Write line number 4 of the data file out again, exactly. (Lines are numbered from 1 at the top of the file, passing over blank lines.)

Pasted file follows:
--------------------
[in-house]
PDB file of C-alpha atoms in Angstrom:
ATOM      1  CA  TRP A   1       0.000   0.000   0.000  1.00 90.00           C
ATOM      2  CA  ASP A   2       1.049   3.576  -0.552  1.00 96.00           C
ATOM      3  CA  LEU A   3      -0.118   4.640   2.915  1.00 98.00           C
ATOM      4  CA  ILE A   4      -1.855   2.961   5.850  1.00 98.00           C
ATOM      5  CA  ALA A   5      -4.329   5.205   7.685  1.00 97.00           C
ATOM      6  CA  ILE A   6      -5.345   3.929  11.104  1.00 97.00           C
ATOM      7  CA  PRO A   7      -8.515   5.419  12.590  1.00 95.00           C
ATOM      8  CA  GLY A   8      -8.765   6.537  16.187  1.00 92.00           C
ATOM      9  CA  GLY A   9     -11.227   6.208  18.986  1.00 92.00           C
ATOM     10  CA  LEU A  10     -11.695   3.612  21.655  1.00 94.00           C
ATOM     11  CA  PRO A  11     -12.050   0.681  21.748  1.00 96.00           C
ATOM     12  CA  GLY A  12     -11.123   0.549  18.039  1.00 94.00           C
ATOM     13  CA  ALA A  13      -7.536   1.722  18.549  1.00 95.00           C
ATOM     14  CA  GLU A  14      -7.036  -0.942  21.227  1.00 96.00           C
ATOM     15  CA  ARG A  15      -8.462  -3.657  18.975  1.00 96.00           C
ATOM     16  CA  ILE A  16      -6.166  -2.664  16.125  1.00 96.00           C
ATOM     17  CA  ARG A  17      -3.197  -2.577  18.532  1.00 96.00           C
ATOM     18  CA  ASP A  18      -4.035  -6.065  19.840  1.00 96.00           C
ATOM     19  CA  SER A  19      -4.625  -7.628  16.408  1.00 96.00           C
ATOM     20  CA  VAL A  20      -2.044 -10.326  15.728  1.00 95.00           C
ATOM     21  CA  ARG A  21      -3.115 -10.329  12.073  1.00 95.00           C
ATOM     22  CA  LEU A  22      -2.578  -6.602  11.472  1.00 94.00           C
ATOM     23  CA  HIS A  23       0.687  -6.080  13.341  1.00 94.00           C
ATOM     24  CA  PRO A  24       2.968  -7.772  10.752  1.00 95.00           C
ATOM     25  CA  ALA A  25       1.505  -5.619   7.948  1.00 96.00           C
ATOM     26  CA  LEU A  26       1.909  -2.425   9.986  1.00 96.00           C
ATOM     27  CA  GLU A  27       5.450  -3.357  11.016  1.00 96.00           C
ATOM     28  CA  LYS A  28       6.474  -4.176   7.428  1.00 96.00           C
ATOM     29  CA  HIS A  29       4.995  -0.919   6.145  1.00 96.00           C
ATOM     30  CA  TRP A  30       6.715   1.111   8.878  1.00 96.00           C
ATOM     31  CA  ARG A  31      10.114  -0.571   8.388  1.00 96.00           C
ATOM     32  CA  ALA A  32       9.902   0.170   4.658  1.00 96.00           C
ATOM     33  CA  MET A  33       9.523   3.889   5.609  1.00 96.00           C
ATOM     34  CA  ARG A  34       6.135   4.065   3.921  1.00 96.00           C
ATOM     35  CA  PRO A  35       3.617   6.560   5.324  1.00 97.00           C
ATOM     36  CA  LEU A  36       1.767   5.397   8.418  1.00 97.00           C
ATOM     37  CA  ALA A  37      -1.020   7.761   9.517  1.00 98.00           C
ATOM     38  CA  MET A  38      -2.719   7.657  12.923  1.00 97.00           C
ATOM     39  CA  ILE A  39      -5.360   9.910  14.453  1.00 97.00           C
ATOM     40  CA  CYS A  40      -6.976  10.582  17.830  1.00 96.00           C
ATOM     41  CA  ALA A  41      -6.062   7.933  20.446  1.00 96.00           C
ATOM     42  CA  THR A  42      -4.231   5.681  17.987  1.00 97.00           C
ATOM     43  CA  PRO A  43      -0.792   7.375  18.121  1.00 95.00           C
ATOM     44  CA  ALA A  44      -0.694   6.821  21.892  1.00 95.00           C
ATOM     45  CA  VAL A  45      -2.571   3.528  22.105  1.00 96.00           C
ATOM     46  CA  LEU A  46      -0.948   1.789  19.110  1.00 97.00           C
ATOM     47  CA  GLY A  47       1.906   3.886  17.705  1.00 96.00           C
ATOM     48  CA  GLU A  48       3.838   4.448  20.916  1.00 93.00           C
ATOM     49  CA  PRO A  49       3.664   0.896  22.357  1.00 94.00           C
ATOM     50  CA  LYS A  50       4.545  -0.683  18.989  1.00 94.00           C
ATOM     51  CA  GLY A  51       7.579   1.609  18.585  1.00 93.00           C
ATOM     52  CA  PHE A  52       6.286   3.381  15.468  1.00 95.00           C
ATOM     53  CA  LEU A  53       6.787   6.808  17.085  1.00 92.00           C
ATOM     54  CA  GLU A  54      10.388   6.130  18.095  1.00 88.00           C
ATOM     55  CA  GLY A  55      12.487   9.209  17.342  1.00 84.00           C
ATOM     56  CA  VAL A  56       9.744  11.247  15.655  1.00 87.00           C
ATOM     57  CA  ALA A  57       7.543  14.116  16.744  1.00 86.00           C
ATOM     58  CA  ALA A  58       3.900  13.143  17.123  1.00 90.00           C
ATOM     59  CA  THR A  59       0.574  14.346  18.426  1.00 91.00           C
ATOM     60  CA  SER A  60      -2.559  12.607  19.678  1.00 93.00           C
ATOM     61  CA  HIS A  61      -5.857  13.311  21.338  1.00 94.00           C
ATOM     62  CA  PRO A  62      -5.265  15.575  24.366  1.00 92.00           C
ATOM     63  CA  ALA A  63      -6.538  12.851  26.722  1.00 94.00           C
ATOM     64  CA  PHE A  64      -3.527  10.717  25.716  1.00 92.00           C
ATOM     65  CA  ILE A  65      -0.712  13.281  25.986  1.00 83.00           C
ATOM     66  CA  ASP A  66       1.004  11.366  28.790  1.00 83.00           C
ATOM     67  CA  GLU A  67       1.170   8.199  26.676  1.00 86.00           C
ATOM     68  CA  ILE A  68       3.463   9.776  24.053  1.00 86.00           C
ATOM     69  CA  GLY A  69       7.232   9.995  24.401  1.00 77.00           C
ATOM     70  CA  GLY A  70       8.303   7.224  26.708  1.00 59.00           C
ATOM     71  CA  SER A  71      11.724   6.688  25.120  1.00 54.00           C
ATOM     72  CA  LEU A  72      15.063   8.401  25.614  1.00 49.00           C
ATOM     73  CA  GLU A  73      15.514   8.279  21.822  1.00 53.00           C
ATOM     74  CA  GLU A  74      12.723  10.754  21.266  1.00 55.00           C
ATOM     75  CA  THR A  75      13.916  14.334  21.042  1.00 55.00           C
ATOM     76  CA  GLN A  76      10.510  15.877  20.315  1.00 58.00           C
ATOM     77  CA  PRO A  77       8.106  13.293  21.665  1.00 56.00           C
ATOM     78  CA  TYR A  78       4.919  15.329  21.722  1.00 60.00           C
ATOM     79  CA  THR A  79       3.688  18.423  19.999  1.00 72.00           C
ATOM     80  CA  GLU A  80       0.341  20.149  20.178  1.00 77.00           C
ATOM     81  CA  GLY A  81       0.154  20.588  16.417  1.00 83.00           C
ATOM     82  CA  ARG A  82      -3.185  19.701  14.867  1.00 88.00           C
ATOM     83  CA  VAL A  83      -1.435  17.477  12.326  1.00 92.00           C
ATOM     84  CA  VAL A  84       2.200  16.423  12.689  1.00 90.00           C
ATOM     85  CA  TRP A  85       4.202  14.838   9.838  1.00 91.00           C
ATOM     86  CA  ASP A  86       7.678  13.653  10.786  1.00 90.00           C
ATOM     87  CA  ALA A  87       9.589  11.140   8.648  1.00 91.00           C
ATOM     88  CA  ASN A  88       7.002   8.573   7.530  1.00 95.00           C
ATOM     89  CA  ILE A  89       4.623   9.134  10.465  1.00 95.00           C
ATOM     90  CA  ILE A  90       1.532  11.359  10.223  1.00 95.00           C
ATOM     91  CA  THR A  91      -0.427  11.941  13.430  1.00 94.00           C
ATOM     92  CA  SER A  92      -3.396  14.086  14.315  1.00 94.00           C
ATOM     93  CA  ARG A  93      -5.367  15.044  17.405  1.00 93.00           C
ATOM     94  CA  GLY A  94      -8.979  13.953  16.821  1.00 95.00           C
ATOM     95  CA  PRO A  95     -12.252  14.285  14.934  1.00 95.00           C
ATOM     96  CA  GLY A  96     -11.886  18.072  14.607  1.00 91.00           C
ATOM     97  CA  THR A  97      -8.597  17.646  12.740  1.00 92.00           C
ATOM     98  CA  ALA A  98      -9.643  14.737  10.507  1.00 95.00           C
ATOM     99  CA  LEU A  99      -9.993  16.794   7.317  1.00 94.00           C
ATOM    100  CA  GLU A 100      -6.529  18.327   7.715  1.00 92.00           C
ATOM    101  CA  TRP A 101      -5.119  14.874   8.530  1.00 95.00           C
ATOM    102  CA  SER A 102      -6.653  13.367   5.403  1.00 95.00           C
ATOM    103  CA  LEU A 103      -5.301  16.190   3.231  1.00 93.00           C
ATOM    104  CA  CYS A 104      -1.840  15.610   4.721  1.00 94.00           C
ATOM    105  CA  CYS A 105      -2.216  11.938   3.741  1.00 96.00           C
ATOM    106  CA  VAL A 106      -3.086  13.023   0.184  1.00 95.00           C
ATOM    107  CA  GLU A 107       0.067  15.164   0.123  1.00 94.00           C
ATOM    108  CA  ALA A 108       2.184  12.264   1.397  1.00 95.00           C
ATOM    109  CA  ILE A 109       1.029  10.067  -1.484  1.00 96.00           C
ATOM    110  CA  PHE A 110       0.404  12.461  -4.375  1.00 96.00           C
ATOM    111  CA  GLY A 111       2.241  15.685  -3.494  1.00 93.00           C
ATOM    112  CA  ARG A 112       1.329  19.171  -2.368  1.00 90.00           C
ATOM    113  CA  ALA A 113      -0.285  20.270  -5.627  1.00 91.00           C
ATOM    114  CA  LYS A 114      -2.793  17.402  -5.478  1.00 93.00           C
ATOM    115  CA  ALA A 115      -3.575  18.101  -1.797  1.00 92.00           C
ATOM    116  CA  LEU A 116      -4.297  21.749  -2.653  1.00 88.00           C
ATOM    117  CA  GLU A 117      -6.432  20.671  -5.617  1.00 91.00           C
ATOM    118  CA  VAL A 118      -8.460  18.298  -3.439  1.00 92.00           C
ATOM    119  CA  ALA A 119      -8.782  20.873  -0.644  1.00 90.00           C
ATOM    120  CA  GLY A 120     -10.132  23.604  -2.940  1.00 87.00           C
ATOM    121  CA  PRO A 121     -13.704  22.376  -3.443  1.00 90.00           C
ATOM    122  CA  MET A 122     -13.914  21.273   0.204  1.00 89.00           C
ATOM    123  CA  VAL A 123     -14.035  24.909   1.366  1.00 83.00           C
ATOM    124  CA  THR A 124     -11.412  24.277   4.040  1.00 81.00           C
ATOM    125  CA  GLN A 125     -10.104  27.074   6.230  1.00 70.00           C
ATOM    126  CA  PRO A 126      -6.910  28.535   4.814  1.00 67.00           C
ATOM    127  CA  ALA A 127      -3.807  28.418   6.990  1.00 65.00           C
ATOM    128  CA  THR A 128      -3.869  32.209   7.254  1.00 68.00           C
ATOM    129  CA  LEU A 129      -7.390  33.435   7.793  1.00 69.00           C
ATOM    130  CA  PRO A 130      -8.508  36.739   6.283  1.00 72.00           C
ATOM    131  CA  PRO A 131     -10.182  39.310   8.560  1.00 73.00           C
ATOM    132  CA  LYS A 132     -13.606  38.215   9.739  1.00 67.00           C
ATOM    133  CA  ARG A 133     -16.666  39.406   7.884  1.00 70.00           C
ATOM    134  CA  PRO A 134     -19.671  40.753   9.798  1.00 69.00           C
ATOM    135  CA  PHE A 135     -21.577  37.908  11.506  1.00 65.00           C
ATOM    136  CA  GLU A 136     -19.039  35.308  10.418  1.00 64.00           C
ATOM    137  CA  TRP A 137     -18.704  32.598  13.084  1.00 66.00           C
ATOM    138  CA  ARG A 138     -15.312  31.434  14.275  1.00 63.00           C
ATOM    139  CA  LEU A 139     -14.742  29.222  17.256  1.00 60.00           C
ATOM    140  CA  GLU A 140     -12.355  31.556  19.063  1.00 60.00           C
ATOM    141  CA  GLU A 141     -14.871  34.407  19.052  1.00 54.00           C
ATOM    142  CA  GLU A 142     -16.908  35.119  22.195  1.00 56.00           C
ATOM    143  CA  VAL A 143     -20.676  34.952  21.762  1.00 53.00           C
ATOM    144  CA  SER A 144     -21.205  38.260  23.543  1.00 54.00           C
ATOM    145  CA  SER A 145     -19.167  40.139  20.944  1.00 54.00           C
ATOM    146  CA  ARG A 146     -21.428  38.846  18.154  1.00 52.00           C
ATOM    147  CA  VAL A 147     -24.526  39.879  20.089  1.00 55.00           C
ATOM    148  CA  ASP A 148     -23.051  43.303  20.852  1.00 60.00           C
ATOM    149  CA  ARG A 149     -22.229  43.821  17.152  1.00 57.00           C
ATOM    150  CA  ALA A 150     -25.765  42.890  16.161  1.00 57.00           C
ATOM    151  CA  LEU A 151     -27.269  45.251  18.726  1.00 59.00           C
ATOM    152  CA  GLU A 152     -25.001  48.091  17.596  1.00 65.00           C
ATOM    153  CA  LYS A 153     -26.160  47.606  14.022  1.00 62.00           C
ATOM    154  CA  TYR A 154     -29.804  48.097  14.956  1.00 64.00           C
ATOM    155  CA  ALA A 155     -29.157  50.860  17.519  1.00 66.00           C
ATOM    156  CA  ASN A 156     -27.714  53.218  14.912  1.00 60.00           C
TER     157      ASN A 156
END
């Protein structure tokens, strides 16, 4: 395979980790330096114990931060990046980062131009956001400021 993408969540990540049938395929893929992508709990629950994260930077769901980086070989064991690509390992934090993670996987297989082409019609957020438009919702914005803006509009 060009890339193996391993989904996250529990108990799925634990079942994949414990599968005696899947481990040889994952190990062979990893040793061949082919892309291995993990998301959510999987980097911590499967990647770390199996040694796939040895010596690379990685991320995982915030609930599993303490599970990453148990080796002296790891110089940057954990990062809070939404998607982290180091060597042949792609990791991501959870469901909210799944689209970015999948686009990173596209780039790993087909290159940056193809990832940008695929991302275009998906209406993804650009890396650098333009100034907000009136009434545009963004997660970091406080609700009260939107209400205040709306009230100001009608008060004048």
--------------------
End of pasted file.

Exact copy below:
ATOM      2  CA  ASP A   2       1.049   3.576  -0.552  1.00 96.00           C